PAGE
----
It’s a fascinating exploration of the relationship between player and game, one that criticizes the power fantasy many games employ by showing how futile it is to try and be a character you’ve played as in a video game. MGS2 deconstructs the relationship between player and game; you get to be the protagonist (or more the protagonist has many similarities to you as a gamer) but as it turns out, it kinda sucks. It’s only when Raiden stops trying to be Solid Snake that he’s able to strike out on his own path. That’s also right about where the game ends.

Similarly but not, The Force Awakens gives Rey a mindset like that of a viewer. Well, maybe a viewer closer to my age. Like me, Rey has grown up with the stories about the Rebel Alliance and the exploits of Luke Skywalker. She knows the same stories we do. Rey, however, exists on the fringe of all that; she puts on an X-Wing pilot’s helmet and dreams of flying, but doesn’t leave Jakku until her adventure begins. Again, that’s like a kid who grew up with Star Wars. Rey is, essentially, a fangirl. Like the viewer, like me.

But Rey meets BB-8 and Finn, borrows the Millennium Falcon, and gets swept up in a grand adventure. Basically, Rey gets to live out the Star Wars fantasy: she gets to meet the heroes of the Rebellion and become a Jedi. Now, this is all heightened through Rey’s similar point of view to that of the viewer makes it that much more visceral. Rey is, essentially, us.

In MGS2, the narrative uses Raiden and the player’s commonality to savage the escapist fantasy of video games, steadily dressing down Raiden (and the player) until Raiden stops trying to be Snake and does his own thing. The game is able to talk directly to the player because Raiden is effectively a placeholder for the player. Meanwhile, The Force Awakens uses Rey to drive the series romanticism to new heights. Luke was the farmboy on Tatooine who dreamed of more; Rey’s that, but she’s also someone who idolizes Luke Skywalker and his adventures and now gets to take part in them.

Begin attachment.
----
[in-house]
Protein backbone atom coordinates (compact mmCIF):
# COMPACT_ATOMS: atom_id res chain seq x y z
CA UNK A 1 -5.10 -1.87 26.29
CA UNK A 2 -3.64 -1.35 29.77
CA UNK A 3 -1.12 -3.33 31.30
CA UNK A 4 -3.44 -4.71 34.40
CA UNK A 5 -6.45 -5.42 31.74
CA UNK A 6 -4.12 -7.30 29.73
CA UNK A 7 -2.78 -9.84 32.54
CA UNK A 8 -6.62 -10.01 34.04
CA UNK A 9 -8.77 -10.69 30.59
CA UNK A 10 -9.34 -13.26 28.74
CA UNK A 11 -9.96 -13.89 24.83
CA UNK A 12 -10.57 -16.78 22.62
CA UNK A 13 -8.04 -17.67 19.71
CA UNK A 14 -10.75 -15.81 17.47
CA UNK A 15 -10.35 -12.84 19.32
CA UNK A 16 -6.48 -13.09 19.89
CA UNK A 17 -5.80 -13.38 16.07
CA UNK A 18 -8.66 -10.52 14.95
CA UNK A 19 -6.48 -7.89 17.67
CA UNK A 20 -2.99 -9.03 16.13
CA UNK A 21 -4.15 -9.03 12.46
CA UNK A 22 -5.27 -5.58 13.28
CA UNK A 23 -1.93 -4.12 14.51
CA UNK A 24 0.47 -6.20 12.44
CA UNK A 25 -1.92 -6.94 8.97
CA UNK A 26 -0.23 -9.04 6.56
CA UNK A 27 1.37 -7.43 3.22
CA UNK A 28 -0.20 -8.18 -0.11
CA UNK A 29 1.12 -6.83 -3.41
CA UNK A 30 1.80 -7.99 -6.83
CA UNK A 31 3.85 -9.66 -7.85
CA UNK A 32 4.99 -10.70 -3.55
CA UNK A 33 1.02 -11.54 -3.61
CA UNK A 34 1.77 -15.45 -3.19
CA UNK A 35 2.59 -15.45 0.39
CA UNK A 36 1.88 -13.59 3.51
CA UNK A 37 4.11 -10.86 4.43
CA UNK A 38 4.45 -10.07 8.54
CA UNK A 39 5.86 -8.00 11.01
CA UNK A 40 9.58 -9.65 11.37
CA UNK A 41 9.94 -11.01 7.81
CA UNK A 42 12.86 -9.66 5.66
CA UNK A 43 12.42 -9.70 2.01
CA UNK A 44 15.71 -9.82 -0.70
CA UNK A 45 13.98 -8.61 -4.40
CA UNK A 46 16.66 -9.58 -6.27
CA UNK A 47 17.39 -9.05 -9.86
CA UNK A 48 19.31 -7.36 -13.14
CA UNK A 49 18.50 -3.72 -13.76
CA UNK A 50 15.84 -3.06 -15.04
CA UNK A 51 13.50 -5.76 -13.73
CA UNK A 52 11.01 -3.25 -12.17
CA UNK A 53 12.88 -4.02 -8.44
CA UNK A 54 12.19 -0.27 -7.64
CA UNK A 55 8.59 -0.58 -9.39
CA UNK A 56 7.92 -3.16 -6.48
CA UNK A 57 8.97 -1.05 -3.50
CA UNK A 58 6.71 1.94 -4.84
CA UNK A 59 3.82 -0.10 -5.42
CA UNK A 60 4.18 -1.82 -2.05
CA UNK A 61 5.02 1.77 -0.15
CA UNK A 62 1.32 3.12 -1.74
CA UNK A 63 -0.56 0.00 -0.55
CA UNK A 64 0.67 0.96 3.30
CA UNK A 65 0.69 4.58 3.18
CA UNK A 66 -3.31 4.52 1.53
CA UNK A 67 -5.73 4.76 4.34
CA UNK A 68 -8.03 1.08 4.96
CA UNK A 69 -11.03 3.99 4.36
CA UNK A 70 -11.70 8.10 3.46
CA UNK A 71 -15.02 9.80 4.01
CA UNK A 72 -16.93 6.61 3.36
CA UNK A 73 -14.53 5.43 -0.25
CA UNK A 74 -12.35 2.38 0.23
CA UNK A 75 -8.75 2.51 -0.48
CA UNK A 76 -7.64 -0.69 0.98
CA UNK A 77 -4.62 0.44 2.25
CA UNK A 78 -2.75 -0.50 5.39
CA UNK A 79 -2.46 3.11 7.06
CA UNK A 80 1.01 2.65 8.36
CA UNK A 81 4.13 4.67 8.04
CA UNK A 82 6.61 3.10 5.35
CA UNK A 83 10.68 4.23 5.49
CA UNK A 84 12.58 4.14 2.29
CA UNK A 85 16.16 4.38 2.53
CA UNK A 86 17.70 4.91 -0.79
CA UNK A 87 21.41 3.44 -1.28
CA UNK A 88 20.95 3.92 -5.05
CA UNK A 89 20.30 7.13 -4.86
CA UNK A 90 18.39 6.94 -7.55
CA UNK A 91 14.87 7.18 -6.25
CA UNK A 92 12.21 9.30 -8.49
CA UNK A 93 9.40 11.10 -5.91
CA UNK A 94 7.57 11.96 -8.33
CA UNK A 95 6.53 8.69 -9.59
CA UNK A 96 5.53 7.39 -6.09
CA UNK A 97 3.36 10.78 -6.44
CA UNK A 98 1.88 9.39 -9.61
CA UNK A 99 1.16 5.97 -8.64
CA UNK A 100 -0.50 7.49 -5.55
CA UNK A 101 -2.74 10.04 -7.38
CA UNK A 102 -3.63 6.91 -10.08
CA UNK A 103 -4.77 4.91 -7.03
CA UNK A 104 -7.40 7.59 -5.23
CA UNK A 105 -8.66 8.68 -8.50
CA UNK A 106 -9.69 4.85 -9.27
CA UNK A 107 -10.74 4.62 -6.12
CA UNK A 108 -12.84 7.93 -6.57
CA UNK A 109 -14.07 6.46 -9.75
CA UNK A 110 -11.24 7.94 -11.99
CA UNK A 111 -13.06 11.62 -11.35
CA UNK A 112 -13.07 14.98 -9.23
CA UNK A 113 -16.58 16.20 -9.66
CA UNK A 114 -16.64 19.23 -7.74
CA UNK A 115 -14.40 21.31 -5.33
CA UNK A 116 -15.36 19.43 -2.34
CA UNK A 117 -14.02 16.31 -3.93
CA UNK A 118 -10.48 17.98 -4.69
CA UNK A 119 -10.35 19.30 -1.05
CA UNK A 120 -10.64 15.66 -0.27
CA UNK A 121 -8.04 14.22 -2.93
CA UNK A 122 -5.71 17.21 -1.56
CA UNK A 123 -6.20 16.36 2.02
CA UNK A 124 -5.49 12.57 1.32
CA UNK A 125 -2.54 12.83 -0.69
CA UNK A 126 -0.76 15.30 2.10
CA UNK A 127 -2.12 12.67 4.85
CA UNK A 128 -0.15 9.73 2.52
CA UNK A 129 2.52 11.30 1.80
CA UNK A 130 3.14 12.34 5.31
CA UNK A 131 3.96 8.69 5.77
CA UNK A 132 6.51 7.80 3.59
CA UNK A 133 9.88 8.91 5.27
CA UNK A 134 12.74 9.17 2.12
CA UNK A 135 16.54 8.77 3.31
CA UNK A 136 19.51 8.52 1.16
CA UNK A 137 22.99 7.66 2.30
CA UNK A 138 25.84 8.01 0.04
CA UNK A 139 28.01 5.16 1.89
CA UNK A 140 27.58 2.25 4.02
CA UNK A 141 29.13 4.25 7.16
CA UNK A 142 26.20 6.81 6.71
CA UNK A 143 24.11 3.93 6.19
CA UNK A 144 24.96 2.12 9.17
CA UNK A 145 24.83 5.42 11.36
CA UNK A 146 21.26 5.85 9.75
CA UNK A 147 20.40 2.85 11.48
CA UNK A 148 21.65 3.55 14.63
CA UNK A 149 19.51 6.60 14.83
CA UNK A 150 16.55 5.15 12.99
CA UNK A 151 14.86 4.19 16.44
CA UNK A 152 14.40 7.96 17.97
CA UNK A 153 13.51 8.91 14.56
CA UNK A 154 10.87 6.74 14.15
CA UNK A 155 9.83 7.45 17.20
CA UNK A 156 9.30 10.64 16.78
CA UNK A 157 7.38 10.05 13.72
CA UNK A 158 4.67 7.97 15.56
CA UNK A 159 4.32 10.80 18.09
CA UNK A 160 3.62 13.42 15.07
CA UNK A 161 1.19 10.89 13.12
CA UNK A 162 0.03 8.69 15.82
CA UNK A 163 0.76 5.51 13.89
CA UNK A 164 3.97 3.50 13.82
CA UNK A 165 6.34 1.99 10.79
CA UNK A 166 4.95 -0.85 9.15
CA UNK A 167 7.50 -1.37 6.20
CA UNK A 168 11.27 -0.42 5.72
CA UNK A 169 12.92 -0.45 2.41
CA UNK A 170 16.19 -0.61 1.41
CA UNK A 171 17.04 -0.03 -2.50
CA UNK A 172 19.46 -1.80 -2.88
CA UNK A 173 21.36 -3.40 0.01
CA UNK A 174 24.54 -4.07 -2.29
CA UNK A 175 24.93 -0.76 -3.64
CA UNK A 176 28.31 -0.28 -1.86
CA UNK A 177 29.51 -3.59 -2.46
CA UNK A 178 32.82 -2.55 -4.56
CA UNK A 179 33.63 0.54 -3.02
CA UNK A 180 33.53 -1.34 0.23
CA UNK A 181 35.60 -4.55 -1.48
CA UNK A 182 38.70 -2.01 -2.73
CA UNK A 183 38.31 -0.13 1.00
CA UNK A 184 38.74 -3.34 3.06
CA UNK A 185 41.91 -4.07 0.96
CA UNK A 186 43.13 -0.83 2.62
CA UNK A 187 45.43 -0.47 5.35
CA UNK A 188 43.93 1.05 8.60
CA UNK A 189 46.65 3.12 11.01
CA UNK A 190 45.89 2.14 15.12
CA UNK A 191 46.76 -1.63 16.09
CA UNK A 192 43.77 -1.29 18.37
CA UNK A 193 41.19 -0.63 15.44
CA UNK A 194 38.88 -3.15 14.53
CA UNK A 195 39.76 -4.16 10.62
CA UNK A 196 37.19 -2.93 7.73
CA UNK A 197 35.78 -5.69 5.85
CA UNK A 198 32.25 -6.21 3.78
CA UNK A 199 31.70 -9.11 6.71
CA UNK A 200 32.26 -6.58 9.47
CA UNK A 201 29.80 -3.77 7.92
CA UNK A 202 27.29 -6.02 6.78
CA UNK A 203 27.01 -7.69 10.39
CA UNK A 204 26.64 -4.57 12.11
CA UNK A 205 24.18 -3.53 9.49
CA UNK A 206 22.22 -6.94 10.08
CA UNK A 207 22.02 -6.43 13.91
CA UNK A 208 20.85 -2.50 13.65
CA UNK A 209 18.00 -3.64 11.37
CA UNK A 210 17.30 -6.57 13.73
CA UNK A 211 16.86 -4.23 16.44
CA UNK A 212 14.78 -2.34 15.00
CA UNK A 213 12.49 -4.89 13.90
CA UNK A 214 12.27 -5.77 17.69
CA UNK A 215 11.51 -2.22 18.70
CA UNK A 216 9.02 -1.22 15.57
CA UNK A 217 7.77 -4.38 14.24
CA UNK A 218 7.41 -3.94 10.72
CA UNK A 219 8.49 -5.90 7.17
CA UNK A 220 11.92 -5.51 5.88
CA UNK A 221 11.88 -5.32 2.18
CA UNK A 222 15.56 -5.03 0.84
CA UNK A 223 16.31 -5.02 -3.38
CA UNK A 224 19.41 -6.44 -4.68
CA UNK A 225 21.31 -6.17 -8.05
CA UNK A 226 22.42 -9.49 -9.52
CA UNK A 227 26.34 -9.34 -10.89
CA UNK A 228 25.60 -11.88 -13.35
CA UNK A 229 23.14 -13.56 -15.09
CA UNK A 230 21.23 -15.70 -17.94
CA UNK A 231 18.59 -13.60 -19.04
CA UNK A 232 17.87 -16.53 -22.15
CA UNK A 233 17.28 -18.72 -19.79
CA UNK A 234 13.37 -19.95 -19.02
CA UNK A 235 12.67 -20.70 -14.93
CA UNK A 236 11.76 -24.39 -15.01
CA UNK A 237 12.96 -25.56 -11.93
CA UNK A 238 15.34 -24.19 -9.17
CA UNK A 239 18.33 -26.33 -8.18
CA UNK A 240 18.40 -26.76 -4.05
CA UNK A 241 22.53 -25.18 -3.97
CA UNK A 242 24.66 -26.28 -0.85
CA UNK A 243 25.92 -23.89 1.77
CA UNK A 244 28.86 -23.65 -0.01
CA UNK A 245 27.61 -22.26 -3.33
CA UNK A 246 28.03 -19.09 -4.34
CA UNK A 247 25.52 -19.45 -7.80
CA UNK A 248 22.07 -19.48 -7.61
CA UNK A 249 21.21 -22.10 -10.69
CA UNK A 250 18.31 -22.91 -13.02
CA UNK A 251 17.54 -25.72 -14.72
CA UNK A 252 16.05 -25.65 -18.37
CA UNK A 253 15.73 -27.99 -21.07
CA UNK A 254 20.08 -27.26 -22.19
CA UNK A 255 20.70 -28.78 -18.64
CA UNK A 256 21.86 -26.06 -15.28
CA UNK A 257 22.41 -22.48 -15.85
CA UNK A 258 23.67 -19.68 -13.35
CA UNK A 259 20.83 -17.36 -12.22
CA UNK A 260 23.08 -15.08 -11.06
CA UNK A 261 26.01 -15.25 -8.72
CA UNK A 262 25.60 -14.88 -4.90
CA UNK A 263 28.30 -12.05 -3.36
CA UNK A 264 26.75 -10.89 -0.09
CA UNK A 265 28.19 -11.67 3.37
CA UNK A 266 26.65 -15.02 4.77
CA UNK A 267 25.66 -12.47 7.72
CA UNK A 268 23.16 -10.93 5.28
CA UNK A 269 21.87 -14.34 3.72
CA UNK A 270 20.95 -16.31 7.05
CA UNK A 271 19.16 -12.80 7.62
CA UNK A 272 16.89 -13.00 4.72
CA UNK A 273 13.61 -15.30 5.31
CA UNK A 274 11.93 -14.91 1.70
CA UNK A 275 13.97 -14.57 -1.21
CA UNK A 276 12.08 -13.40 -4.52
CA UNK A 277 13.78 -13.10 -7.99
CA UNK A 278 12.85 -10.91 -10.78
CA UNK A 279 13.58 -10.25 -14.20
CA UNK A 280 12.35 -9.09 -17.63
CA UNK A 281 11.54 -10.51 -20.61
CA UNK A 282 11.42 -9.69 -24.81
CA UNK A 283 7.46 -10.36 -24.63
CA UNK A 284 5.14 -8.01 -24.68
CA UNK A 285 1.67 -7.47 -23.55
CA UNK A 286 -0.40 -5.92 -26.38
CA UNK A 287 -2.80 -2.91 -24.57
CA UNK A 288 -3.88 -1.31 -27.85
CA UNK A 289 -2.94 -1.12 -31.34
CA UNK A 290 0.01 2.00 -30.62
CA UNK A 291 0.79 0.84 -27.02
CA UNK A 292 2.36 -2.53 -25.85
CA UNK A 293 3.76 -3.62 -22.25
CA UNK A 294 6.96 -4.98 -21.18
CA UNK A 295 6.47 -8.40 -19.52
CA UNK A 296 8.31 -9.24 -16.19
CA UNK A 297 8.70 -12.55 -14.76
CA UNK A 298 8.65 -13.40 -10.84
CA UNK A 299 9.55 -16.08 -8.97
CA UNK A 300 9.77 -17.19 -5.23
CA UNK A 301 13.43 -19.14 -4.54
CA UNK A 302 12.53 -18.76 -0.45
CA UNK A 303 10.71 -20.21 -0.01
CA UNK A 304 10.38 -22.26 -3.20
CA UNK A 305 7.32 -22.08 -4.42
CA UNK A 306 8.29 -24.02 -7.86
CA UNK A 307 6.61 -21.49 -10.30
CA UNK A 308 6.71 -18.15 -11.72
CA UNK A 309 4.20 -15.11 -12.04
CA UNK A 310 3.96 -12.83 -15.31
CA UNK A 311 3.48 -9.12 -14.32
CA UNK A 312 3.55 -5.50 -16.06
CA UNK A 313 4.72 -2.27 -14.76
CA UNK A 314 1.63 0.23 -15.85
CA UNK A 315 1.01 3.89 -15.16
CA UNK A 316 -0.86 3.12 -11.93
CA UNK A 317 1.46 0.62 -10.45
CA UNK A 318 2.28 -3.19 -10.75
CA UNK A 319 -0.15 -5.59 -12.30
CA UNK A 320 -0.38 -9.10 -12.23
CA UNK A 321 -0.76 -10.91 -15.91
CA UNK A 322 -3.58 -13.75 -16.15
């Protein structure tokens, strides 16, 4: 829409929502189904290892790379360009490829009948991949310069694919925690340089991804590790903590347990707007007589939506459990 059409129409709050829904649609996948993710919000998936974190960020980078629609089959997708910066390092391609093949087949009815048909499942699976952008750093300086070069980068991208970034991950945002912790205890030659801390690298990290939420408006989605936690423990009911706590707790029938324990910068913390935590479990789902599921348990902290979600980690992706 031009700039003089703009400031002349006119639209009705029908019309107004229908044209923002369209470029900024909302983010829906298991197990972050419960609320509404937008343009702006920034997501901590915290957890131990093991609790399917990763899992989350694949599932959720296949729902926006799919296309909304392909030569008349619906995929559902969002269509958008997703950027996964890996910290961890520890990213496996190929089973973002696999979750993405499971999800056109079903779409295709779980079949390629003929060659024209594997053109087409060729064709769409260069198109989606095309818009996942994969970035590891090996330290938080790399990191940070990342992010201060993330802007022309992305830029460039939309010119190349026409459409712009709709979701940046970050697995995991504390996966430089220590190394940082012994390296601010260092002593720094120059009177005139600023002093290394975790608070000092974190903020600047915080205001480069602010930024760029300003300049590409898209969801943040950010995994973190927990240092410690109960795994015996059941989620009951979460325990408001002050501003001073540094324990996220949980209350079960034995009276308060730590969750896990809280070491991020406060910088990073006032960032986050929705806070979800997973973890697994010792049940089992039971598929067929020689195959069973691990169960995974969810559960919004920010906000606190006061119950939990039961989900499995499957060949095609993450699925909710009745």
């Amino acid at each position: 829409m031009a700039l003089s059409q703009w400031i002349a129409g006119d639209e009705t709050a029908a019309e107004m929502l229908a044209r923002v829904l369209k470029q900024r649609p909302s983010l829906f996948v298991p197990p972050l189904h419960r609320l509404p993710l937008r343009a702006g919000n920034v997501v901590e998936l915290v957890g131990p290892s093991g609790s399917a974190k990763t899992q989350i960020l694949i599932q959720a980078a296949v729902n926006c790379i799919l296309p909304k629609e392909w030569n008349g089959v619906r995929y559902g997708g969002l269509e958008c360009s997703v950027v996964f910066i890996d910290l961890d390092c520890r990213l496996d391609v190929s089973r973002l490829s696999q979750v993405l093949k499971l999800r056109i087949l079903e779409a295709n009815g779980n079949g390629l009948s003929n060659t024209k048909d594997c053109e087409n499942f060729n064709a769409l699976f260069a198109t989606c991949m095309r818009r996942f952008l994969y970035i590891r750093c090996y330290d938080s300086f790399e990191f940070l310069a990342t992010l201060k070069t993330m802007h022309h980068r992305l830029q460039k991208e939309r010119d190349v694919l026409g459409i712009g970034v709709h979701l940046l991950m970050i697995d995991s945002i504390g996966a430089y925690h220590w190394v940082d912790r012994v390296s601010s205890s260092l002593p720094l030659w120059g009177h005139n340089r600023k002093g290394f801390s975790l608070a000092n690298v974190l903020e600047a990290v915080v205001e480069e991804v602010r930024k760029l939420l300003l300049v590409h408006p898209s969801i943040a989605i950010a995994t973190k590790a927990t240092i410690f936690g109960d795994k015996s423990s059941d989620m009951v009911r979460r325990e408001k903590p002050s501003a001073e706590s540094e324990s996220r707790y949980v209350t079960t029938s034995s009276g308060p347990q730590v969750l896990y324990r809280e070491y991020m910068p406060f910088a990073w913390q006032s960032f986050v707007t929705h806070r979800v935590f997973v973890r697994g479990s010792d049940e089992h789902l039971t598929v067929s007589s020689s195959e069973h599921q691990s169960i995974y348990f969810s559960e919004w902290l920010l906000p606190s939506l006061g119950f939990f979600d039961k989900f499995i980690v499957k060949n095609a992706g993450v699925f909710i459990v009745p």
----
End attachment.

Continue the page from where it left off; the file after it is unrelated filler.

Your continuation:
Immersion is a part of good stories and it’s something that can be accomplished by a variety of means – just look at the effect of good prose. Stories can also leverage a protagonist who embodies the same point of view as the audience to add new facets to a narrative. It’s not just to immerse the audience more, though, sometimes they’re actually there to do stuff.

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Emerging Exploration

Mass Effect: Andromeda is a magnificently glitchy game. I have seen a crewmate go through osmosis while talking to him, I’ve fought an alien dinosaur that suddenly stopped moving its body (but still glided along the jungle floor and attacked me), and, through cunning manipulation of my space-car’s six wheel drive and boost functions, have successfully driven up a vertical cliff face (though arguably that’s a feature, not a bug). Of course, there are weirder visual flaws, like most of a character’s face not moving while they speak or the world being so big that the game forgets to load the people I have to talk to to complete my quest. It’s frustrating sometimes – and downright baffling other times that a AAA game would ship like this.


But, my god, it’s fun. I’ve sunk way too many hours into exploring the Heleus cluster of the Andromeda Galaxy since the game came out and have no intention of slowing down; far as I can tell I’m 30 hours and maybe 25% in. I’m having a blast. And yes, a lot of the fun is through scripted missions, where I’m told to go to x planet and do y thing; but the world of Andromeda is so big that there are so many random adventures to get to.

Like the time on Eos where I woke the Architect, a colossal robot hellbent on killing me that I alternately shot at or hopped in the Nomad (the space-car of before) and chased so I could shoot it some more. Or going spelunking in ancient ruins looking for loot and coming face to face with my first Destroyer, a war machine that put up a heckuva fight. Or – so many ors – deciding to storm a Kett base on Eos with an offensive that started with me ramming the Nomad into a few bad guys and wedging on top of an automated turret. Bugginess be damned, there’s fun to be had! With some well-crafted quests and a vast and interesting world, Andromeda’s side quests make even fetch quests feel somewhat purposeful.